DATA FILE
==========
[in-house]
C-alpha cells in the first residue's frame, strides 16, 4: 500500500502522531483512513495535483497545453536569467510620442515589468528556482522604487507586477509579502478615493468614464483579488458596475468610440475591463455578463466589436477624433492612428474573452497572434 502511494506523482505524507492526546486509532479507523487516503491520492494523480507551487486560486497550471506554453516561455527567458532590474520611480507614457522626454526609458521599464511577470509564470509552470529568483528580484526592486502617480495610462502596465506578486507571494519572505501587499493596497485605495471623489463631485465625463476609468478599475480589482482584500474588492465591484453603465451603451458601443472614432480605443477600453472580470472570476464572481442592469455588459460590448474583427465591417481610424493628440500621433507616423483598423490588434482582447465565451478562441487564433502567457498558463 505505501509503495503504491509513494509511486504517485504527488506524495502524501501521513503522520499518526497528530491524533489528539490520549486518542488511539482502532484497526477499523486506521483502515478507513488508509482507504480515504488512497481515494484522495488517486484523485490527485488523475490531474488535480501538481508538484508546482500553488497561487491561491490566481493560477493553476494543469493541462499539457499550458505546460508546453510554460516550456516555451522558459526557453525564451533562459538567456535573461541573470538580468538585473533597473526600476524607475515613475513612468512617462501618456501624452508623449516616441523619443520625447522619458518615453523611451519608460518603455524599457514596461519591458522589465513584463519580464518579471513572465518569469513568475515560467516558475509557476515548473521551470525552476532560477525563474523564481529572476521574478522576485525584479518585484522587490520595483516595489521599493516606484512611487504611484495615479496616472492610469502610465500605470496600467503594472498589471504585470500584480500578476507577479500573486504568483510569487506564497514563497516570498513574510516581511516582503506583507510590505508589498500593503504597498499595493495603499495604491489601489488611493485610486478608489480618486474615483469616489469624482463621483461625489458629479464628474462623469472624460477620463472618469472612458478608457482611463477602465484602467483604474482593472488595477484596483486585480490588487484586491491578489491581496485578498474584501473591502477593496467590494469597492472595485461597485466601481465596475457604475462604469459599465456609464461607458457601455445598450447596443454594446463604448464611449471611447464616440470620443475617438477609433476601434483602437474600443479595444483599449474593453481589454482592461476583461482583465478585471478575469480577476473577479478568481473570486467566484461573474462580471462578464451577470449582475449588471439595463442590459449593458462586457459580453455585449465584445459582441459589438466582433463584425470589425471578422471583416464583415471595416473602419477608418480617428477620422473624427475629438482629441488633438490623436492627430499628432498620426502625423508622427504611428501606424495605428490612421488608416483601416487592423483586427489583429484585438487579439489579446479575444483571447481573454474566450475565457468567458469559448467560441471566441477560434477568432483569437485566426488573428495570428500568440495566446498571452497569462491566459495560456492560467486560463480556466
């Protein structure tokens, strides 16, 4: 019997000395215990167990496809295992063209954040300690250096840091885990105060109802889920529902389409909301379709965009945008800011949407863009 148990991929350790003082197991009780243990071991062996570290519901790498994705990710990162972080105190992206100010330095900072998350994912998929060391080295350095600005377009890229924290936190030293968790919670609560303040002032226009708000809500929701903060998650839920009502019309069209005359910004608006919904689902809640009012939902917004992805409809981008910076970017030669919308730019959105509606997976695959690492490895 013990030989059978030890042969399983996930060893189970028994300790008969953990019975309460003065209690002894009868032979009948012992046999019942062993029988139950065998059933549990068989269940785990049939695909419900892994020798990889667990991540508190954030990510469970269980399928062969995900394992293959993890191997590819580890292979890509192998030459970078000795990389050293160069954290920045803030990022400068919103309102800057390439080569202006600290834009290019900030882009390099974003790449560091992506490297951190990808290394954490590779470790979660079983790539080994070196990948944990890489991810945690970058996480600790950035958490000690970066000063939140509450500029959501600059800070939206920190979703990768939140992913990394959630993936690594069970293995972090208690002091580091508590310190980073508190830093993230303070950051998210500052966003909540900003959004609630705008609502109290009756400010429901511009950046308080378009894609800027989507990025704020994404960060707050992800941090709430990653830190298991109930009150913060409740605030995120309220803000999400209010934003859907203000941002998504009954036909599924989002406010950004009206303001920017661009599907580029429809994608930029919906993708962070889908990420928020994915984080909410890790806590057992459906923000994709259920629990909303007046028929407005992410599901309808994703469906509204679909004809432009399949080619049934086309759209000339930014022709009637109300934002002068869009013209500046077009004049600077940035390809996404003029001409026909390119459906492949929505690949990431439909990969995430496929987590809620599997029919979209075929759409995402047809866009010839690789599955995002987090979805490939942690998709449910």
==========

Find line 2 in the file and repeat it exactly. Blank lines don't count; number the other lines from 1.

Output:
C-alpha cells in the first residue's frame, strides 16, 4: 500500500502522531483512513495535483497545453536569467510620442515589468528556482522604487507586477509579502478615493468614464483579488458596475468610440475591463455578463466589436477624433492612428474573452497572434 502511494506523482505524507492526546486509532479507523487516503491520492494523480507551487486560486497550471506554453516561455527567458532590474520611480507614457522626454526609458521599464511577470509564470509552470529568483528580484526592486502617480495610462502596465506578486507571494519572505501587499493596497485605495471623489463631485465625463476609468478599475480589482482584500474588492465591484453603465451603451458601443472614432480605443477600453472580470472570476464572481442592469455588459460590448474583427465591417481610424493628440500621433507616423483598423490588434482582447465565451478562441487564433502567457498558463 505505501509503495503504491509513494509511486504517485504527488506524495502524501501521513503522520499518526497528530491524533489528539490520549486518542488511539482502532484497526477499523486506521483502515478507513488508509482507504480515504488512497481515494484522495488517486484523485490527485488523475490531474488535480501538481508538484508546482500553488497561487491561491490566481493560477493553476494543469493541462499539457499550458505546460508546453510554460516550456516555451522558459526557453525564451533562459538567456535573461541573470538580468538585473533597473526600476524607475515613475513612468512617462501618456501624452508623449516616441523619443520625447522619458518615453523611451519608460518603455524599457514596461519591458522589465513584463519580464518579471513572465518569469513568475515560467516558475509557476515548473521551470525552476532560477525563474523564481529572476521574478522576485525584479518585484522587490520595483516595489521599493516606484512611487504611484495615479496616472492610469502610465500605470496600467503594472498589471504585470500584480500578476507577479500573486504568483510569487506564497514563497516570498513574510516581511516582503506583507510590505508589498500593503504597498499595493495603499495604491489601489488611493485610486478608489480618486474615483469616489469624482463621483461625489458629479464628474462623469472624460477620463472618469472612458478608457482611463477602465484602467483604474482593472488595477484596483486585480490588487484586491491578489491581496485578498474584501473591502477593496467590494469597492472595485461597485466601481465596475457604475462604469459599465456609464461607458457601455445598450447596443454594446463604448464611449471611447464616440470620443475617438477609433476601434483602437474600443479595444483599449474593453481589454482592461476583461482583465478585471478575469480577476473577479478568481473570486467566484461573474462580471462578464451577470449582475449588471439595463442590459449593458462586457459580453455585449465584445459582441459589438466582433463584425470589425471578422471583416464583415471595416473602419477608418480617428477620422473624427475629438482629441488633438490623436492627430499628432498620426502625423508622427504611428501606424495605428490612421488608416483601416487592423483586427489583429484585438487579439489579446479575444483571447481573454474566450475565457468567458469559448467560441471566441477560434477568432483569437485566426488573428495570428500568440495566446498571452497569462491566459495560456492560467486560463480556466